The race to Mars has space agencies scrambling for ways to feed astronauts during prolonged space missions. This task may seem impossible on a planet with limited light and water. However, mycoprotein, a fungi-based solution, may be able to satiate the hunger of both astronauts in space and the ever-growing population here on Earth.
Mycoprotein is a meatless alternative made from the mycelium of specified fungi. The meat substitute is not only high in protein and fiber but also contains several vitamins and minerals and is capable of mimicking the texture of meat. The industry is projected to reach a global market of $1.1 billion by 2030. There are already several mycoprotein products on the market, which not only serve as an alternative to meat but also soy and wheat gluten plant-based “meats.”
Due to increasing education and accessibility to plant-based alternatives, recent research has found that only 40% of the global population will continue to eat meat by 2040. Fungi technically isn’t “plant-based” since it doesn’t fall under the category of plant or animal; however, it provides a fast-growing, highly nutritious protein source that does not involve meat. This form of protein is a sustainable option both on our planet and in space and could potentially be the future of meatless alternatives since it is more digestible and considered a complete protein with all nine essential amino acids.
NASA’s Deep Space Food Challenge was announced in 2020 as a collaboration between NASA and the Canadian Space Agency (CSA). The competition was established to encourage researchers and scientists to develop novel solutions for producing nutritious, appetizing, and sustainable food for astronauts during long-duration space missions such as traveling to Mars. The challenge offers cash prizes and funding to further develop participants’ innovative methods.
Providing astronauts with good food is a difficult task during extended missions due to limited storage space, no access to fresh ingredients, and restrictions on things like water and energy. Though NASA researchers have found some ways to grow fruits and vegetables in space, creating protein is a harder task to tackle.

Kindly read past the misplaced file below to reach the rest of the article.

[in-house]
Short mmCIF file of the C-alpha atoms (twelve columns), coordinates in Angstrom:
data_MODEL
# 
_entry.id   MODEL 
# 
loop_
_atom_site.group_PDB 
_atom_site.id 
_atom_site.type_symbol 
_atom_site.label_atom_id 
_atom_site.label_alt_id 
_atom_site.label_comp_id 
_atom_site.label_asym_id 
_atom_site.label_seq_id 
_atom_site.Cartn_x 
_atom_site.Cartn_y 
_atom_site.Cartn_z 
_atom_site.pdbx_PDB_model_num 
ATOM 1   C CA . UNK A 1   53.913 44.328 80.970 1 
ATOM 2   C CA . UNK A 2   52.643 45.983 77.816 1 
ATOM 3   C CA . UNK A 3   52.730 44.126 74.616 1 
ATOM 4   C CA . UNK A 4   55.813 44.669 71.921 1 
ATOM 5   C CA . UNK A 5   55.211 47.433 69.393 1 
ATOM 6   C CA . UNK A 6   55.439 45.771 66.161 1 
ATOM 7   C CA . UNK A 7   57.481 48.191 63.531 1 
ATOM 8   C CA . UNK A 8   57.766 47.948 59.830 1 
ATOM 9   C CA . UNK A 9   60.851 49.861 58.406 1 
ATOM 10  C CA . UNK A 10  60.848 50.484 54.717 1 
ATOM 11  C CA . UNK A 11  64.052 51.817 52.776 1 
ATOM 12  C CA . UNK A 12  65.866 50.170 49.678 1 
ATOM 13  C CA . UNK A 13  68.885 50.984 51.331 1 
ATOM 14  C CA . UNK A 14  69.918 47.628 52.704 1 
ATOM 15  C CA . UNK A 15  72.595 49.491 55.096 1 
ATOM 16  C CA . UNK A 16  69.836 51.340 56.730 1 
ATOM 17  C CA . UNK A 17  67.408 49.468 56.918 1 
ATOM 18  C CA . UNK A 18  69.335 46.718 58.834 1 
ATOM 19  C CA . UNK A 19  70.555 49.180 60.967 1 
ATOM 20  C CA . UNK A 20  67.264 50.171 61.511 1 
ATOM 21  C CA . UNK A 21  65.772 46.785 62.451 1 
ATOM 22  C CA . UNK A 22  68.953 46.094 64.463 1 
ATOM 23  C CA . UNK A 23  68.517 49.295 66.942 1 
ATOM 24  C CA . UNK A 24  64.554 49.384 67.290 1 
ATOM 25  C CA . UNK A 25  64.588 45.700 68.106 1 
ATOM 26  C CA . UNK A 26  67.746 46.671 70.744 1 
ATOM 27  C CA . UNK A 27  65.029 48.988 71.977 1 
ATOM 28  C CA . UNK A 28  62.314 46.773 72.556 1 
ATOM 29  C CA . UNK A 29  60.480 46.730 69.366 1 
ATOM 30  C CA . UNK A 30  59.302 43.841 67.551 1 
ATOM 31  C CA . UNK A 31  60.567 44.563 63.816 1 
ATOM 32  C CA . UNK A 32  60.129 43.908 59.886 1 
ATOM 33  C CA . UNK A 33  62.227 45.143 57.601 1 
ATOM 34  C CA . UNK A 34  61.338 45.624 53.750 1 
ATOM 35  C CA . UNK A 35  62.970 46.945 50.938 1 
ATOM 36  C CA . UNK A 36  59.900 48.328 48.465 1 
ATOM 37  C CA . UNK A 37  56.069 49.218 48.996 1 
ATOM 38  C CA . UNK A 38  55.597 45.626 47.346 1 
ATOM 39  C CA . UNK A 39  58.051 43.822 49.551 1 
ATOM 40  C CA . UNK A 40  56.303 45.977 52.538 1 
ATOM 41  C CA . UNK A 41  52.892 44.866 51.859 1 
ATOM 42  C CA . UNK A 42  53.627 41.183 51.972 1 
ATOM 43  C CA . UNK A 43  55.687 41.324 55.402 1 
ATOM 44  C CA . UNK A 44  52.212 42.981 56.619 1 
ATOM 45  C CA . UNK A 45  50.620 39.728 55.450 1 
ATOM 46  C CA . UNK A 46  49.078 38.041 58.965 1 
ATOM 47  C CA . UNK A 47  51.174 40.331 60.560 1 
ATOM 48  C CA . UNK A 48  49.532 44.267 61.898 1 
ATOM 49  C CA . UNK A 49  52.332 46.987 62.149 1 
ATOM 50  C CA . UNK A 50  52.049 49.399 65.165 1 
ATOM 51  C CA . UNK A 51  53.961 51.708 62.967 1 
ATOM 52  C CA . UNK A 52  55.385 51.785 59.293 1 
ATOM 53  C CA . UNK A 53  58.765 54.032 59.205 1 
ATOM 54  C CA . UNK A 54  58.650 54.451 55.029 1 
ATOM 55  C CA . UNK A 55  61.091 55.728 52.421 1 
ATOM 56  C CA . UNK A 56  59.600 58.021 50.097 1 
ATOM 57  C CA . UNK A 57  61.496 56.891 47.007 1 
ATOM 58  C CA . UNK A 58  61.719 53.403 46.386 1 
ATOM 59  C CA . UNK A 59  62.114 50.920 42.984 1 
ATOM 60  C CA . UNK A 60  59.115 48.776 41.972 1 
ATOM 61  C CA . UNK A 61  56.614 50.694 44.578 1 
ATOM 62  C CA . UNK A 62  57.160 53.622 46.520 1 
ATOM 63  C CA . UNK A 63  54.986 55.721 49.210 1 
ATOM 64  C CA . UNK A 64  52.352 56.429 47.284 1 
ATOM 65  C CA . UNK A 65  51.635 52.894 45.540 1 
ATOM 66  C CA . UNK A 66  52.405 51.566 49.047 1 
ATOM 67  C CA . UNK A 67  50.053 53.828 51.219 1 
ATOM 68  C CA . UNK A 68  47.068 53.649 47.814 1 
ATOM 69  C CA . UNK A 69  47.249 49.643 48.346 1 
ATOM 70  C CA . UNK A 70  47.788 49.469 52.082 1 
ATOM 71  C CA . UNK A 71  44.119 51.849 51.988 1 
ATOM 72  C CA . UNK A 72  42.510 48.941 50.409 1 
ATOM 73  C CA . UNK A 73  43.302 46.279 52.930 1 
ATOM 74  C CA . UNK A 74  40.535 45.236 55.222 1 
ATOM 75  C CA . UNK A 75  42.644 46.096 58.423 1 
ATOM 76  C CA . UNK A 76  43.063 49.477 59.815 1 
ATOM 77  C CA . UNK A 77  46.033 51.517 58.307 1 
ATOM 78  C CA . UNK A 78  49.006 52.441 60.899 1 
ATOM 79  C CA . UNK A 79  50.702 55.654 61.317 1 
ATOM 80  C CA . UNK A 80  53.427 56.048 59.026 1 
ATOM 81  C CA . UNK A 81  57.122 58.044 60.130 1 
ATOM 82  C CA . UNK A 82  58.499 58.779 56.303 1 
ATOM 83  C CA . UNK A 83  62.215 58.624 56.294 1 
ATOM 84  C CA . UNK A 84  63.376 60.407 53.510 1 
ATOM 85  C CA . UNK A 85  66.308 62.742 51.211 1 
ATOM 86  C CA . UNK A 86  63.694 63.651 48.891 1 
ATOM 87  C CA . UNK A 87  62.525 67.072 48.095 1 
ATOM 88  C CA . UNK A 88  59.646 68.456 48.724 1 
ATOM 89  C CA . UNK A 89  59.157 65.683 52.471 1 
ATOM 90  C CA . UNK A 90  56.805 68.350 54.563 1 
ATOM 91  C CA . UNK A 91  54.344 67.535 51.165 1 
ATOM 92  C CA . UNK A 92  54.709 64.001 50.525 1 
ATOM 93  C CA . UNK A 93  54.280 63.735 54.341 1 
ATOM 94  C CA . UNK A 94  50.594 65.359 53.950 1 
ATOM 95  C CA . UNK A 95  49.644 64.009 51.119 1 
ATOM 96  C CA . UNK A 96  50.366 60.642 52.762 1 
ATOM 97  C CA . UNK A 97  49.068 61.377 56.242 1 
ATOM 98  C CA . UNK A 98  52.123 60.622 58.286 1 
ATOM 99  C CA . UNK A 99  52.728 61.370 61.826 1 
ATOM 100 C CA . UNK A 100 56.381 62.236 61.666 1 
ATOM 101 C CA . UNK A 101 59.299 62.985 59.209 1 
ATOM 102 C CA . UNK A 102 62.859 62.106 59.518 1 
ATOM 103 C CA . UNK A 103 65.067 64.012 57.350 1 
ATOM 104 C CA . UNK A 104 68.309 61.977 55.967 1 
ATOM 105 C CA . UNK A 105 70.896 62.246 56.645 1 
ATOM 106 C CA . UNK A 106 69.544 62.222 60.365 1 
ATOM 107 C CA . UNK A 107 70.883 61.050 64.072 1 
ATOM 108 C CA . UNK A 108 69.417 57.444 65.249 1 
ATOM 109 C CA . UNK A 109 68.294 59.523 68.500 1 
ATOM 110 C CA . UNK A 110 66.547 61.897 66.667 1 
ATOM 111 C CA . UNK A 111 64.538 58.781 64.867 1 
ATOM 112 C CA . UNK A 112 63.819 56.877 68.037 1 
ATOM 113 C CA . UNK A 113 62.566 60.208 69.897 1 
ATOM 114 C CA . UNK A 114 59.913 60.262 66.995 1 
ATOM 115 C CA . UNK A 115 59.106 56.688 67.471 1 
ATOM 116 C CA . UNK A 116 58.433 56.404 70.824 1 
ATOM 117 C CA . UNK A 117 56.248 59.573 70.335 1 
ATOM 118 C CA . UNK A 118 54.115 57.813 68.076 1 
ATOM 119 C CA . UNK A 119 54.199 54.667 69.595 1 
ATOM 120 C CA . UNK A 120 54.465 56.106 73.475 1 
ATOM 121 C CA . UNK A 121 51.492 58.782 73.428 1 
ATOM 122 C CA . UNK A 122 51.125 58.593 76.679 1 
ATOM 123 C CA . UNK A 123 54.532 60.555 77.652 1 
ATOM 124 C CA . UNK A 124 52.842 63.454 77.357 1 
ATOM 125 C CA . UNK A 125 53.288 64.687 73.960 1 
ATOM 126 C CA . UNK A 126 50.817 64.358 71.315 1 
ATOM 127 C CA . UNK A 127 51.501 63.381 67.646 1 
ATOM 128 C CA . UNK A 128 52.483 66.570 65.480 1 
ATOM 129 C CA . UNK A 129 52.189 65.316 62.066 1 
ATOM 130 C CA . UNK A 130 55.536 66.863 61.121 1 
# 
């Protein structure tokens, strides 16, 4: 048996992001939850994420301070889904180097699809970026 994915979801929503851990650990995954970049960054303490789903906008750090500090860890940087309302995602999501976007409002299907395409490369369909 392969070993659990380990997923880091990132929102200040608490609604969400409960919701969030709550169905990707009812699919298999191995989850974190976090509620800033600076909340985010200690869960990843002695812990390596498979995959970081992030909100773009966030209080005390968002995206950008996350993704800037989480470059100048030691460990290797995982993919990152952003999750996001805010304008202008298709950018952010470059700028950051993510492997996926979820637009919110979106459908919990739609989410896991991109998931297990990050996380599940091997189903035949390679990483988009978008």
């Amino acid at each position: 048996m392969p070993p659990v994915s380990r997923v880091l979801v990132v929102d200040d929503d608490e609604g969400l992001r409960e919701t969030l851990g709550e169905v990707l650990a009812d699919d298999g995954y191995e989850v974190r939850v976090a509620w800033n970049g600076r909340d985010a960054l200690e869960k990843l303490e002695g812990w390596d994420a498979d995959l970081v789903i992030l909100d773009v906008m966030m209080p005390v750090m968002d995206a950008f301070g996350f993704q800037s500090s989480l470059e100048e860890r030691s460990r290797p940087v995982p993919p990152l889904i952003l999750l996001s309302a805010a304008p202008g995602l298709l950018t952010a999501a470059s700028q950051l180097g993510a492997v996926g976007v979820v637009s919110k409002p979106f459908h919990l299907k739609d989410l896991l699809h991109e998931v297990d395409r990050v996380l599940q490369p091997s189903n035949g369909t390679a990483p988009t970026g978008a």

Two North Vancouver-based companies, Ecoation and Maia Farms, have collaborated to create a mycoprotein solution, landing them as one of the top four finalists in the competition. Ecoation has designed a self-sustaining growing container that can produce several types of fruits and vegetables, but after teaming up with Maia Farms, their CANgrow system can now produce mycoprotein. The mycoprotein feature is what’s impressed judges at NASA and CSA the most. Maia Farms, on the other hand, has produced a mycoprotein called CanPro™, a fibrous complete protein substitute that contains more protein than red meat. It is more digestible than other plant-based proteins and has a 12-month shelf life.
To create the fungi protein, crop-milling waste is combined with water, salt, sugar, and the fungi mycelium in a bioreactor. In seven days, astronauts would have a ready-to-eat protein source. This system would not be the sole source of food for astronauts but instead used as a supplement.
The Deep Space Food Challenge Winner will be announced in the spring of 2024 and will win $380,000 in funding for further research.
The UN predicts that by 2050, the global demand for animal protein will nearly double. This growing demand for meat is not sustainable for our planet, as factory farming is responsible for accelerating greenhouse gas emissions and contributing to mass deforestation. With a population nearing eight billion, our planet is already seeing negative effects from such a high demand. Greenhouse gases from factory farming represent 45% of all agricultural emissions, and this percentage is expected to grow. Furthermore, half of all habitable land on Earth is used for agriculture, with 77% of that land dedicated to animal agriculture (for both raising and feeding the animals).
In comparison, plant-based substitutes like mycoprotein have a 50% lower environmental impact (1). At an industrial scale, mycoprotein grows at a rate of two tonnes an hour after a few days of becoming established. As mycoprotein further develops and popularizes, it’s only a matter of time before the meat substitute reaches global success.
Though products like CanPro and other mycoprotein producers still require a lot more research and funding for expensive bioreactors, the ingredients for their products aren’t very high cost. Currently, mycoprotein costs around $8.50 a kilogram, which is more than the price of meat or soy products, but once the companies receive more funding, the prices are expected to lower significantly.
Gavin Schneider, the co-founder and CEO of Maia Farms believes that plants and fungi are the future of the protein market. Though there are a few financial obstacles in the way, the large sum of funding from NASA could help push Maia Farm’s mission further.
“In 15 years time, it’s going to be very common for most North Americans to regularly consume a mycelium-based product,” said Schneider. “This is the ultimate solution.”
Whether on Earth or beyond, fungi might just hold the key to a more sustainable and nourishing future for us all.
1.Smetana, Sergiy, Dusan Ristic, Daniel Pleissner, Hanna L. Tuomisto, Oleksii Parniakov, and Volker Heinz. 2023. “Meat Substitutes: Resource Demands and Environmental Footprints.” Resources, Conservation and Recycling 190 (March): 106831. https://doi.org/10.1016/j.resconrec.2022.106831.